(Above: Jack Kirby and Frank MIller)
In June 1994, Frank Miller paid tribute to the late Jack Kirby, delivering a keynote speech at an industry seminar in Baltimore. “An age passes with Jack Kirby,” Miller said. “I can’t call it the Marvel Age of comics, because I don’t believe in rewarding thievery. I call it the Jack Kirby age of comics.”
Members of the Marvel staff, sitting at a table front and center, shifted in their seats as Miller declared that the only way to talk about the future of comics was to talk about its “sad, sorry, history of broken lives … of talents denied the legal ownership of what they created with their own hands and minds, ignored or treated as nuisances while their creations went on to make millions and millions of dollars.” After noting that “seventeen years of loyal service and spectacular sales didn’t buy Chris Claremont one whit of loyalty from Marvel Comics,” and scoffing at Jim Shooter’s claims that he’d “spent his whole life fighting for creators’ rights,” Miller turned the screws.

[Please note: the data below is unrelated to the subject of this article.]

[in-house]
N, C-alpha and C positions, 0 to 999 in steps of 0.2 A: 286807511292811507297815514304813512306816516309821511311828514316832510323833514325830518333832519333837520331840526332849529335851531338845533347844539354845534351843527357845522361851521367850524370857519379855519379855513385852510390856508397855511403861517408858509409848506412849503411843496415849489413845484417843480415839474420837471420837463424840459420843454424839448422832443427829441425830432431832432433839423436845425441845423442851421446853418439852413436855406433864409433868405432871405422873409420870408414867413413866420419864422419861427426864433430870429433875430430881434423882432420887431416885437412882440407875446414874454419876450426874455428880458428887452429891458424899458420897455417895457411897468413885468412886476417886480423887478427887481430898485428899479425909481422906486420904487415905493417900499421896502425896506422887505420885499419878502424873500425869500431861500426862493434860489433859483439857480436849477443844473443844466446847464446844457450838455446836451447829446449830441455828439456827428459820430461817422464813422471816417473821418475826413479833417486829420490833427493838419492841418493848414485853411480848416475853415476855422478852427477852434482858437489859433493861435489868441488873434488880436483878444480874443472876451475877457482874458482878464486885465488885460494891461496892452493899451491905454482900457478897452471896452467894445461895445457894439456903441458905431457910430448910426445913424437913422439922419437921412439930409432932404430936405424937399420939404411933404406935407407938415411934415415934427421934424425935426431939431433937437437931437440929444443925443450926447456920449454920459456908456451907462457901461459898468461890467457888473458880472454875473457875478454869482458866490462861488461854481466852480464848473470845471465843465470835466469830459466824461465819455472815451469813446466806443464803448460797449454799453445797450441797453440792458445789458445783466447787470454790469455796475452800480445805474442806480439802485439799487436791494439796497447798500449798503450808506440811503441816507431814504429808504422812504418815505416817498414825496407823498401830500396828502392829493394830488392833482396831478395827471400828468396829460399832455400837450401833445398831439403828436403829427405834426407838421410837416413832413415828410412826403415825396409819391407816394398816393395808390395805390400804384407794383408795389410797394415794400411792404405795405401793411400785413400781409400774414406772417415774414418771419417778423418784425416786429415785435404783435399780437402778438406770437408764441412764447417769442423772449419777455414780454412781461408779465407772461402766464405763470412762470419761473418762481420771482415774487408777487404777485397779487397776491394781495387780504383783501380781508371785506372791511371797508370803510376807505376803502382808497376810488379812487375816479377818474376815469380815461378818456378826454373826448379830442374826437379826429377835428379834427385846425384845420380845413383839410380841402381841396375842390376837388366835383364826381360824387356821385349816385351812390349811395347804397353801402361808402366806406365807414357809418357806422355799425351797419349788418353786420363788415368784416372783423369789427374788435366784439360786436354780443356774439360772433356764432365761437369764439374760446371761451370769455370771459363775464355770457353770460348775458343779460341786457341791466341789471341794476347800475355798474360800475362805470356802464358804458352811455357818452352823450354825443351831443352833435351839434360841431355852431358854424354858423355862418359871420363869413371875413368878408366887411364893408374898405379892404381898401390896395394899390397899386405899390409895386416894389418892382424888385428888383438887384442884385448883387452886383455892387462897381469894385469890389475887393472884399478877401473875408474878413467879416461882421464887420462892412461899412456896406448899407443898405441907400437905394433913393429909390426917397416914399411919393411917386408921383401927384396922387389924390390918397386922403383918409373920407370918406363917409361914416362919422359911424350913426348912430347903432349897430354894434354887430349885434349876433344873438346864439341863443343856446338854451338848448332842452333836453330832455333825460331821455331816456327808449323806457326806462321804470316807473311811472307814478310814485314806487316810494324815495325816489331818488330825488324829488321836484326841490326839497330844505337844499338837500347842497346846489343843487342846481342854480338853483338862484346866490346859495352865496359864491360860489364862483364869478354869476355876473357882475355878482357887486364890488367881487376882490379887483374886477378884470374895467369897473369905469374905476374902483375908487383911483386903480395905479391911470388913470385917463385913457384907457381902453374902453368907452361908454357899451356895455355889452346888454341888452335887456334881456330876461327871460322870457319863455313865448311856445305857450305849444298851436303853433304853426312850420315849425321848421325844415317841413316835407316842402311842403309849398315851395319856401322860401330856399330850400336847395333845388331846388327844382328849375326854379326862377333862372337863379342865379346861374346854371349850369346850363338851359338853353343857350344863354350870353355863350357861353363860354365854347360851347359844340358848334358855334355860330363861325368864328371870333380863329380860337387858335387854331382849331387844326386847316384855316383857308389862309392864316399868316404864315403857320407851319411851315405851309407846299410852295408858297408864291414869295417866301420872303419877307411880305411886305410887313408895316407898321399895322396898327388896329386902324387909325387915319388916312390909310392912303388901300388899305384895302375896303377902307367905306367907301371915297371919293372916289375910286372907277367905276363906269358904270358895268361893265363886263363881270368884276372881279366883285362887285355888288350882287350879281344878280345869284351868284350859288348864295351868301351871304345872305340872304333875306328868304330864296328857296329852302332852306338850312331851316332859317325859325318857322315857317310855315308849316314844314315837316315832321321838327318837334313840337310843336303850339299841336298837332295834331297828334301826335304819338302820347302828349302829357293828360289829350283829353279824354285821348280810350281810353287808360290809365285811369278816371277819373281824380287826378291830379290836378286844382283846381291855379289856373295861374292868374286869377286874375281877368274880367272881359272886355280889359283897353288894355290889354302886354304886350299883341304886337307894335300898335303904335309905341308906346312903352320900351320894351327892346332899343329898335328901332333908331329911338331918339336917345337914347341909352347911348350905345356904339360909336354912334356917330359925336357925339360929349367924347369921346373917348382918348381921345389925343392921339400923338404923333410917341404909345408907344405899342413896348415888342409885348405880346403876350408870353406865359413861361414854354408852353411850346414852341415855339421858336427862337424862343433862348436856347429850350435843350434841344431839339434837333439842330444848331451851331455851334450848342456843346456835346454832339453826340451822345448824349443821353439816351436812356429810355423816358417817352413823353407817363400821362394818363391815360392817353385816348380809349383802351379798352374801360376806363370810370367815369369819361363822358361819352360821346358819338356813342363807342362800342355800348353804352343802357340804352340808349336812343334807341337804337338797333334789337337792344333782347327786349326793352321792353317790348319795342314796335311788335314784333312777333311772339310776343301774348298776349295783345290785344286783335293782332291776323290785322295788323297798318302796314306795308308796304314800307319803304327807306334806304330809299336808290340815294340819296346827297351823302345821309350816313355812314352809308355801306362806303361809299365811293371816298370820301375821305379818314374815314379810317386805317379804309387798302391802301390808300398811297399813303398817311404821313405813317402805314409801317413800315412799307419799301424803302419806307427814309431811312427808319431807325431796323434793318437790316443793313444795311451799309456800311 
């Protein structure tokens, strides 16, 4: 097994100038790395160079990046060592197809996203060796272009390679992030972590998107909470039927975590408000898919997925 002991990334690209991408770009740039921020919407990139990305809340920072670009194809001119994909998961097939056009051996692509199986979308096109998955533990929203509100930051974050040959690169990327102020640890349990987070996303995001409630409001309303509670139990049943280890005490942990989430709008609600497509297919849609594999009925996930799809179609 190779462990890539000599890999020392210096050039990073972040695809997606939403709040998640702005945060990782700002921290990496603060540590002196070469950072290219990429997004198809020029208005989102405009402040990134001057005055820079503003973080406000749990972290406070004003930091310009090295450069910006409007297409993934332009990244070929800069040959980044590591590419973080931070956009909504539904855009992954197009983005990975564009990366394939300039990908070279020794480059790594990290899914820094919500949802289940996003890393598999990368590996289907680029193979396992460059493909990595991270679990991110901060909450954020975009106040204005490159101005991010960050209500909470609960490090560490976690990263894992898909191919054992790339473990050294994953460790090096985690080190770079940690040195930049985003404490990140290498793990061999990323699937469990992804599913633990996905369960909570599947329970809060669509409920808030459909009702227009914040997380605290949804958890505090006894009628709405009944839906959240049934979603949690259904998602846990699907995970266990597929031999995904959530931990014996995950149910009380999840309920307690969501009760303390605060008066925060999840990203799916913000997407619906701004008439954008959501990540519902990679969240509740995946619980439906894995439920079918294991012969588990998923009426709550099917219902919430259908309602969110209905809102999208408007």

"Marvel Comics is trying to sell you all on the notion that characters are the only important component of its comics. As if nobody had to create these characters, as if the audience is so brain-dead they can’t tell a good job from a bad one. You can almost forgive them this, since their characters aren’t leaving in droves like the talent is. For me it’s a bit of a relief to finally see the old ‘work-made-for-hire talent don’t matter’ mentality put to the test. We’ve all seen the results, and they don’t even seem to be rearranging the deck chairs.”